The Crime of Aggression



Ukraine’s ambassador to Germany, Oleksii Makeleiv assumed his post in October 2022, appointed after the former Ukraine ambassador made a series of incendiary headlines that included publicly calling the German Prime Minister, Olaf Schultz, a liverwurst, a deeply German insult.


Makeleiv’s tenure has been noticeably calmer, a testament to his diplomatic skills, although his responsibilities remain as challenging. Upon his departure from Kiev, Makeleiv says he was given only two key instructions; acquire Leopard 2 tanks and seek justice. While the delivery of the long-awaited German built tanks in March 2023 fulfilled the first instruction, the pursuit of justice remains a complex and arduous task.


On a warm night in May, 2023, I met Makeleiv at a pre-dinner cocktail hour in an exquisite Berlin apartment with sweeping vistas of the central train station and the city’s waterways. These gatherings form a crucial part of Makeleiv’s duties, to make his country’s case to German politicians, historians, human rights lawyers, politically active artists and, on this evening, Beth Van Schaack, the U.S. Ambassador-at-Large for Global Criminal Justice.


Earlier in the day, Van Schaack had reiterated U.S. support for justice and accountability in Ukraine. The venue, the Pilecki Institute, was an apt setting for a discussion on accountability. This Polish Institute in the heart of the German capital is dedicated to researching 20th century history including Nazi war crimes and also collects testimonies from Ukrainian refugees of more recent Russian atrocities.


“Ukraine will be the frontline of justice; the majority of cases will happen in Ukrainian courts,” Van Schaack told the audience.


Ukrainian prosecutors have already recorded a staggering number of cases, more than 80 thousand individual war crimes. Ukraine’s domestic courts focus on ‘direct perpetrator’ crimes. More than a dozen war crime suspects have been convicted on charges including rape, murder, and shelling of residential infrastructure, according to Ukrainian prosecutors. However, these are low level Russians, foot soldiers, mostly from the ranks of prisoners of war. Nearly half of the war crime convictions against Russia soldiers have been in absentia, allowed under Ukrainian law since 2014.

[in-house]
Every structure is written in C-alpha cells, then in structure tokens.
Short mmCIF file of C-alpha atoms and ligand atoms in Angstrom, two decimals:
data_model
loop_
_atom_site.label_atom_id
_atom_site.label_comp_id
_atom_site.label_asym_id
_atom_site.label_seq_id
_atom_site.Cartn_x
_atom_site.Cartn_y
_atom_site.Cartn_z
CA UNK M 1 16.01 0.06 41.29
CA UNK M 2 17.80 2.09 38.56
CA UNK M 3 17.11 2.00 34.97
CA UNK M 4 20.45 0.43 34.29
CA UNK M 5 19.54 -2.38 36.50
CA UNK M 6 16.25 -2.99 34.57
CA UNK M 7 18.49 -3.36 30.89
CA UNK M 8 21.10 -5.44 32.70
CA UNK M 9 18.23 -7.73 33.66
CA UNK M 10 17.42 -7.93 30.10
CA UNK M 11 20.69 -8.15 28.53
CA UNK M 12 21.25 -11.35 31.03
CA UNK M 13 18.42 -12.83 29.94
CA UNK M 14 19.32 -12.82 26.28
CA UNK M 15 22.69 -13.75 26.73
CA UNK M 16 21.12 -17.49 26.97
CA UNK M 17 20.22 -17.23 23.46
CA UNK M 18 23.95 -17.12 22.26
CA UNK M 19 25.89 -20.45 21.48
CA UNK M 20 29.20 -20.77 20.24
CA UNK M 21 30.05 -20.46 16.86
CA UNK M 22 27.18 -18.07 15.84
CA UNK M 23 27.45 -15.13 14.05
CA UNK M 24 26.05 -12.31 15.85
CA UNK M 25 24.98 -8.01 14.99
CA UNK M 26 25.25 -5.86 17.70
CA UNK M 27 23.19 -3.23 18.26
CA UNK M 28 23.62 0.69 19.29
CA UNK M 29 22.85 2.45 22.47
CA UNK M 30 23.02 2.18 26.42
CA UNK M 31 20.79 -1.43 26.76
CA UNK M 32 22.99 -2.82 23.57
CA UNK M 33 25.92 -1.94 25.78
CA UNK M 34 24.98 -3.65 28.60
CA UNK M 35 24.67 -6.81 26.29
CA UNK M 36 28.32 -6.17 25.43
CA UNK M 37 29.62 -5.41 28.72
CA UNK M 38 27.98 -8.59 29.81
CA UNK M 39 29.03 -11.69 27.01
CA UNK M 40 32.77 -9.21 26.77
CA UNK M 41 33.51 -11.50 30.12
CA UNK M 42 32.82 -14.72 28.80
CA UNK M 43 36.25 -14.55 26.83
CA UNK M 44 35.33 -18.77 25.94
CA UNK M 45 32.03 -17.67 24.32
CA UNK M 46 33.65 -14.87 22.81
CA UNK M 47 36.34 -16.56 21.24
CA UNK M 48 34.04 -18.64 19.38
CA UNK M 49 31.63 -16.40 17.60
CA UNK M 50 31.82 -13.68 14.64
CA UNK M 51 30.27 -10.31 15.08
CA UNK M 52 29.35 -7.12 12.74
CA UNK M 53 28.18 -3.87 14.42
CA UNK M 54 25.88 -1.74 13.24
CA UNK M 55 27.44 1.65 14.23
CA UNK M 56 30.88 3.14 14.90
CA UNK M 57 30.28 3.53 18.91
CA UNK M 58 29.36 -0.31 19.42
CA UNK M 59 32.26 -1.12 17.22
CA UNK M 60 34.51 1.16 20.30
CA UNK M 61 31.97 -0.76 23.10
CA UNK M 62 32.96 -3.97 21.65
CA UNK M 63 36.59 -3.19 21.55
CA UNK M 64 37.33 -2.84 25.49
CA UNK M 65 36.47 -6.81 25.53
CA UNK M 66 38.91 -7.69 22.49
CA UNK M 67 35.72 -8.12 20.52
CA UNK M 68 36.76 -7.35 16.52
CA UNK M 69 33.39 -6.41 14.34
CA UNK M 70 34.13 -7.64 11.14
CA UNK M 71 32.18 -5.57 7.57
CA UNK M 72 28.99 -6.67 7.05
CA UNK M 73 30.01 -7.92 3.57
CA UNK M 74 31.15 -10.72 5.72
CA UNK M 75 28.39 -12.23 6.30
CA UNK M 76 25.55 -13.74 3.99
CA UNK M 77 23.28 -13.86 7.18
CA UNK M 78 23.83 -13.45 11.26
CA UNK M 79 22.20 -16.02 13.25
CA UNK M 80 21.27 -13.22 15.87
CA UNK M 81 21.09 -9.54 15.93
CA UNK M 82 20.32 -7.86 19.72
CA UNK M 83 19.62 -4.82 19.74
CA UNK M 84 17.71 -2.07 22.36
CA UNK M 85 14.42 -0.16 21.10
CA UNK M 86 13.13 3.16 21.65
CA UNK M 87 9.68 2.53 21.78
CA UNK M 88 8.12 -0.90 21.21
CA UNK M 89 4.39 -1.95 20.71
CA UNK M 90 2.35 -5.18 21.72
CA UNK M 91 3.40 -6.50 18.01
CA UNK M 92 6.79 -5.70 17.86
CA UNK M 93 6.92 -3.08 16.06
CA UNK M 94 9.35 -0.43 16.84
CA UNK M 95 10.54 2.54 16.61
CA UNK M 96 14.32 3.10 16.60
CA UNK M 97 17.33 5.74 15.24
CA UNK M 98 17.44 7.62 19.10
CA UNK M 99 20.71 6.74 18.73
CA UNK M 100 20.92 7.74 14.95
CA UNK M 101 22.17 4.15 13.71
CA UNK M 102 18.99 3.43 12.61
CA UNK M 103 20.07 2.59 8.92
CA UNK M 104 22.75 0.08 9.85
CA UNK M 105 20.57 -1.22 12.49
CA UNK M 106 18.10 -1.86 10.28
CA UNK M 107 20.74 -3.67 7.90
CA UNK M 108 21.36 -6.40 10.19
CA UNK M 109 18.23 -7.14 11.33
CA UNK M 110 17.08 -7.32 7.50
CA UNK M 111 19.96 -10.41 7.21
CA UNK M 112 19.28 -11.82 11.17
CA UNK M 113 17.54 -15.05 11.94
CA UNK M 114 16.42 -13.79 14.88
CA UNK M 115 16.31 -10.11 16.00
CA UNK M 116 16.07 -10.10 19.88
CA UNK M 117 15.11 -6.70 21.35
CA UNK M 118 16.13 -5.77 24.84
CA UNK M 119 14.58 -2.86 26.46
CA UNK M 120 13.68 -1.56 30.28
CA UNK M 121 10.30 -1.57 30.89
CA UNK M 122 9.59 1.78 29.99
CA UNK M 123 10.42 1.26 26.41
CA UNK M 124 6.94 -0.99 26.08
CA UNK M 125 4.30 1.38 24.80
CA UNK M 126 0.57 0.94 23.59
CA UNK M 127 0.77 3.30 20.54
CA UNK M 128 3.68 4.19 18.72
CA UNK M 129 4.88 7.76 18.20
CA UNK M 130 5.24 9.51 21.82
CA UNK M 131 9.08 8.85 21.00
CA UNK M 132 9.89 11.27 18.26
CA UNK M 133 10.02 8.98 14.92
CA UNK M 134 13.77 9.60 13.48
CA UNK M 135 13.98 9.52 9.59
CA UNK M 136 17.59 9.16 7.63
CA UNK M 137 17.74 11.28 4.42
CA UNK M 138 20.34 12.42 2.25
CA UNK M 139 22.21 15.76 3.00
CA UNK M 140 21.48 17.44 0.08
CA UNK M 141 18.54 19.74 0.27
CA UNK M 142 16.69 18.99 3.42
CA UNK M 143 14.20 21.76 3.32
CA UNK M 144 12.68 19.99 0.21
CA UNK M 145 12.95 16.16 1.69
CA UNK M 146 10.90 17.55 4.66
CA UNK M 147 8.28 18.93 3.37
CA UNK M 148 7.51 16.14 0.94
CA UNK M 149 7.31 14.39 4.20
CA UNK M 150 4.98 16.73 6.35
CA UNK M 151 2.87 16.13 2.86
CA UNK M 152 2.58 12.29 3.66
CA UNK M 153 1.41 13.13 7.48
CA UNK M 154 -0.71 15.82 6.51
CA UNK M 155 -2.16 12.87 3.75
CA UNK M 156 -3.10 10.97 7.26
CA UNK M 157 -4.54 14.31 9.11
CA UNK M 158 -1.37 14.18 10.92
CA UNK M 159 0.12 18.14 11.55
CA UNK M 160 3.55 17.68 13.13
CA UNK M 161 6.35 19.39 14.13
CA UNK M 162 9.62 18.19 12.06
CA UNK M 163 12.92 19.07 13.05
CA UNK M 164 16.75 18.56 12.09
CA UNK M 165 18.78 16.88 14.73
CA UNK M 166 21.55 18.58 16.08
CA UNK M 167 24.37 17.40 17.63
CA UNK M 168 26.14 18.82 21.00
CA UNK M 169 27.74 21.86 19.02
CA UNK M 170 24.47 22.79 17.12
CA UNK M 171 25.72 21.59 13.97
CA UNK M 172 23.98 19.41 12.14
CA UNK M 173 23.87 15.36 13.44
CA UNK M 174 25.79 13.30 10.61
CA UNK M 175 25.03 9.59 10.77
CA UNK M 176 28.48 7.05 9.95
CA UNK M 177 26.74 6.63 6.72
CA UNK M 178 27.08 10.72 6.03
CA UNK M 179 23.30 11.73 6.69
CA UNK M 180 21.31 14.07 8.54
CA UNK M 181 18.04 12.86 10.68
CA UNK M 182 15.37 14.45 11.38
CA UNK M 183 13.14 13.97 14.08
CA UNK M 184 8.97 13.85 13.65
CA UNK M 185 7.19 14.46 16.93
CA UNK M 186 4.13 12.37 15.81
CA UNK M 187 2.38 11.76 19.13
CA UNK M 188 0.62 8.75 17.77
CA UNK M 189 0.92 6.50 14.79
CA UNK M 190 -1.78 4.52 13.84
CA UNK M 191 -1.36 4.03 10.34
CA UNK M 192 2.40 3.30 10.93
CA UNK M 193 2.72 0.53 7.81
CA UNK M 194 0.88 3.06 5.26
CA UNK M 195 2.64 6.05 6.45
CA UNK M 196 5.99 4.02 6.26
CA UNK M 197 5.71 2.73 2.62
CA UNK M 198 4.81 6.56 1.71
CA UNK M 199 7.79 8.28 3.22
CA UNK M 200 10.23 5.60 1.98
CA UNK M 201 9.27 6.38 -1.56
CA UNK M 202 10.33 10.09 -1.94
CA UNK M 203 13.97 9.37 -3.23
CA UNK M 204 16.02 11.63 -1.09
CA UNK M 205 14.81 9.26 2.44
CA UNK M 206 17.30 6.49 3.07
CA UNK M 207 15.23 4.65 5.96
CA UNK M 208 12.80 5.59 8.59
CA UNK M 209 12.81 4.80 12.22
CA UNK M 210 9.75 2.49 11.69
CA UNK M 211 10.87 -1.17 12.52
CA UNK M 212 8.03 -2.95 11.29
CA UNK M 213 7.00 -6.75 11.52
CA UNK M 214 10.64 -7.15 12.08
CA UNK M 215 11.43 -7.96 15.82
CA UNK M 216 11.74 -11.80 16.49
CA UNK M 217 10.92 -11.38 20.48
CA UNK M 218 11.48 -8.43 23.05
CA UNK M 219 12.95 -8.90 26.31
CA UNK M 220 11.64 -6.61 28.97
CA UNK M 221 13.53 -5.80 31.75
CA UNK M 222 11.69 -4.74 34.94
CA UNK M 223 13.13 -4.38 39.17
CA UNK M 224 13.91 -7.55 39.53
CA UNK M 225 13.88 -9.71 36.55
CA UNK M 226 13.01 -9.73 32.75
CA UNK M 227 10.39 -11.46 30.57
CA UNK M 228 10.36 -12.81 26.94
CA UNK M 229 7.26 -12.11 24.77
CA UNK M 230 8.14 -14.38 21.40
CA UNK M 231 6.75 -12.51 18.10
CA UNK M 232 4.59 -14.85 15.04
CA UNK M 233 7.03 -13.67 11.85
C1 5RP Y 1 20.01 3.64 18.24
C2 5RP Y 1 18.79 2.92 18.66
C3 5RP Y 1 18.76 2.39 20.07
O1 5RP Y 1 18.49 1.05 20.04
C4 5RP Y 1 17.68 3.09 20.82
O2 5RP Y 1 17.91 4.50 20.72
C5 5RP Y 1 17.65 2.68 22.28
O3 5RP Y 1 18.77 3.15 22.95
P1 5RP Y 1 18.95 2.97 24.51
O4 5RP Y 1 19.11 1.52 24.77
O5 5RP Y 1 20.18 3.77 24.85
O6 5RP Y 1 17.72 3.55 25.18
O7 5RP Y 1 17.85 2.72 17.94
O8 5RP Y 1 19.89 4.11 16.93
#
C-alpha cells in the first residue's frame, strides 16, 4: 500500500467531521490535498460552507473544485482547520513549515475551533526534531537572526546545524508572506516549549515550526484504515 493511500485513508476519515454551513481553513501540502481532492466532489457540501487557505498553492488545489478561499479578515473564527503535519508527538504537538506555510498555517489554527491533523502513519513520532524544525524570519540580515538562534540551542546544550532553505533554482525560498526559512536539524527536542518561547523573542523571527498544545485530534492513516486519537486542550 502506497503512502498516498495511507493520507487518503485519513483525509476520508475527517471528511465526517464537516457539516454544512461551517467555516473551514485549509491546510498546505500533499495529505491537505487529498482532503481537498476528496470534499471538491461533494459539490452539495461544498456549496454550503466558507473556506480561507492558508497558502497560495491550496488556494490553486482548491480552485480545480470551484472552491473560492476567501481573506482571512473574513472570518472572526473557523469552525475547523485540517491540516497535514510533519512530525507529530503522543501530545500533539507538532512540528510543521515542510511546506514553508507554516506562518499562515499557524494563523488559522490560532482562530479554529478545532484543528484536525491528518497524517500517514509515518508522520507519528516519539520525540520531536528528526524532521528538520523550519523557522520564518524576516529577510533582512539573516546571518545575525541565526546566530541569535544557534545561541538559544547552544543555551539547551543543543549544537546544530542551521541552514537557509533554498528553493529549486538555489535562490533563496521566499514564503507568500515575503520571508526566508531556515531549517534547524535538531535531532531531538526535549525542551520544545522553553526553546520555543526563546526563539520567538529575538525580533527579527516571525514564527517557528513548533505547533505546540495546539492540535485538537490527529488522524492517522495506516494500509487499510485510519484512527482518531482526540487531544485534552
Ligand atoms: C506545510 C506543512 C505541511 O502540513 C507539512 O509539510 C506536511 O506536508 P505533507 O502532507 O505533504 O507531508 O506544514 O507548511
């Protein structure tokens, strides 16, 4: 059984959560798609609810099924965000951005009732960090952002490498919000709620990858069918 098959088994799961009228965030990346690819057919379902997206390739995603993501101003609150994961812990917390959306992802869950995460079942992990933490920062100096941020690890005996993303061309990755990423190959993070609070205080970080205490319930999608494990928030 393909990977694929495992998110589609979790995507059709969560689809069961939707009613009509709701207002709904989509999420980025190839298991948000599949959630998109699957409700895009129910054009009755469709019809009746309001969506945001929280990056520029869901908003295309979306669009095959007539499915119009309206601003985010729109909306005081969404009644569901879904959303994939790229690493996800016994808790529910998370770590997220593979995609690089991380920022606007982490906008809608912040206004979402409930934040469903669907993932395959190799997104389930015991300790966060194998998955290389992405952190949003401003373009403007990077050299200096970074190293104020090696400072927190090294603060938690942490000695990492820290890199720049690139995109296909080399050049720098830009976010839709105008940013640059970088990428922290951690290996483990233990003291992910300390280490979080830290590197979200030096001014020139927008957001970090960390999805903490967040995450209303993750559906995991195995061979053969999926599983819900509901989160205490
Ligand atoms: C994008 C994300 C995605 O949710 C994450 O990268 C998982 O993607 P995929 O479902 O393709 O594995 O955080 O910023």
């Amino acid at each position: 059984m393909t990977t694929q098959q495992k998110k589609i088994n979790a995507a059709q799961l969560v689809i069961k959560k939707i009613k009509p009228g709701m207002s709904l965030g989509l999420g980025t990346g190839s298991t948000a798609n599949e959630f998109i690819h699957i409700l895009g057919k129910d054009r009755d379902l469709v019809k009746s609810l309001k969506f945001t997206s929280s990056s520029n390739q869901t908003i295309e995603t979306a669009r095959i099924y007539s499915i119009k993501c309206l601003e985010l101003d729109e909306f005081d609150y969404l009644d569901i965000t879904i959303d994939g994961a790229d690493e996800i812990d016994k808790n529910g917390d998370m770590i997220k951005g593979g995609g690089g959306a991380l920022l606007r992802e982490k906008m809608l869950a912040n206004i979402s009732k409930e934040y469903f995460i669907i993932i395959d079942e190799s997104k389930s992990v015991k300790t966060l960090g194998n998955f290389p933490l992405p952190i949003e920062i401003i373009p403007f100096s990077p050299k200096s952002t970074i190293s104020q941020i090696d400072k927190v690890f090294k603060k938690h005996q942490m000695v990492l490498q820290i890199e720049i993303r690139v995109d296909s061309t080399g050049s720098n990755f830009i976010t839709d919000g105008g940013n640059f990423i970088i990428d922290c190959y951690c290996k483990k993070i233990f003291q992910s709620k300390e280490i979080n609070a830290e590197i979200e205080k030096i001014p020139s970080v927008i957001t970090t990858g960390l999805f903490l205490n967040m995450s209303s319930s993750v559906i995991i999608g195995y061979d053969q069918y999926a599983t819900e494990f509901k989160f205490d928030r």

In her Berlin address, Van Schaack described a higher court to address the crime of aggression.


“The U.S. favors an “internationalized” tribunal deeply rooted within the Ukrainian national system,” Van Schaack announced to a packed house.


This is far from Ukrainian demands for an international war crimes tribunal deeply rooted in the model of the 1945 Nuremberg tribunal. As for the U.S. preferred model, legal experts drawn parallels between the U.S. proposed court, an ‘internationalized tribunal” and the internationalized tribunal in Iraq, established for the trial of Saddam Hussein, rather than drawing directly from the precedents set at the Nuremberg trials after WWII.


Ambassador Van Schaack’s remarks in Berlin were the strongest signal yet that Washington supports the investigation of the crime of aggression, the key crime in Nuremburg proceedings, but support for an ‘internationalized court” is also a clear limit in how far the administration is willing go at this time.


Russia’s top leaders and commanders accountable for actions committed on their orders, including President Vladimir Putin, would be immune from prosecution in a Ukrainian court.


Ukrainian officials muted criticism of the U.S. ambassador’s remarks, but there is a gap between Ukraine and key allies concerning the establishment of an international tribunal, the only court with the jurisdiction to try the Russian leadership.


“This is where you get the fracturing,” says Creighton University law professor Michael Kelly, “Ukraine still wants the international model. Because Ukraine has been very busy building up its rule of law bonafide through all of the other international litigation that it’s been engaged in, not only at the ICC, but at the International Court of Justice, where it asked for and was granted provisional measures, and sued Russia.”


Ukraine has also sued Russia in the Law of the Sea Tribunal, the Permanent Court of Arbitration and the European Court of Human Rights.


“All of these international tribunals are ruling in favor of Ukraine,” says Kelly.


“The world is living a Ukraine moment, the massive mobilization to investigate and prosecute war crimes in Ukraine has already surpassed any precedent,” explains Reed Broody, a war crimes prosecutor who led the 25-year effort to bring a former Chadian dictator to justice and has written about his work in a book, “To Catch a Dictator: The Pursuit and Trial of Hissène Habré.


“Nobody’s going to be putting the handcuffs on Vladimir Putin anytime soon. But these are crimes that have no statute of limitations that will hang over his head forever,” adds Broody.


Putin’s invasion of Ukraine is “the most egregious case of aggression we’ve seen. If you don’t prosecute Putin for this now, you might as well kiss the crime of aggression, goodbye forever.”


While details still remain vague, three models have emerged:

A Tribunal based on a multilateral treat between Ukraine and will partners.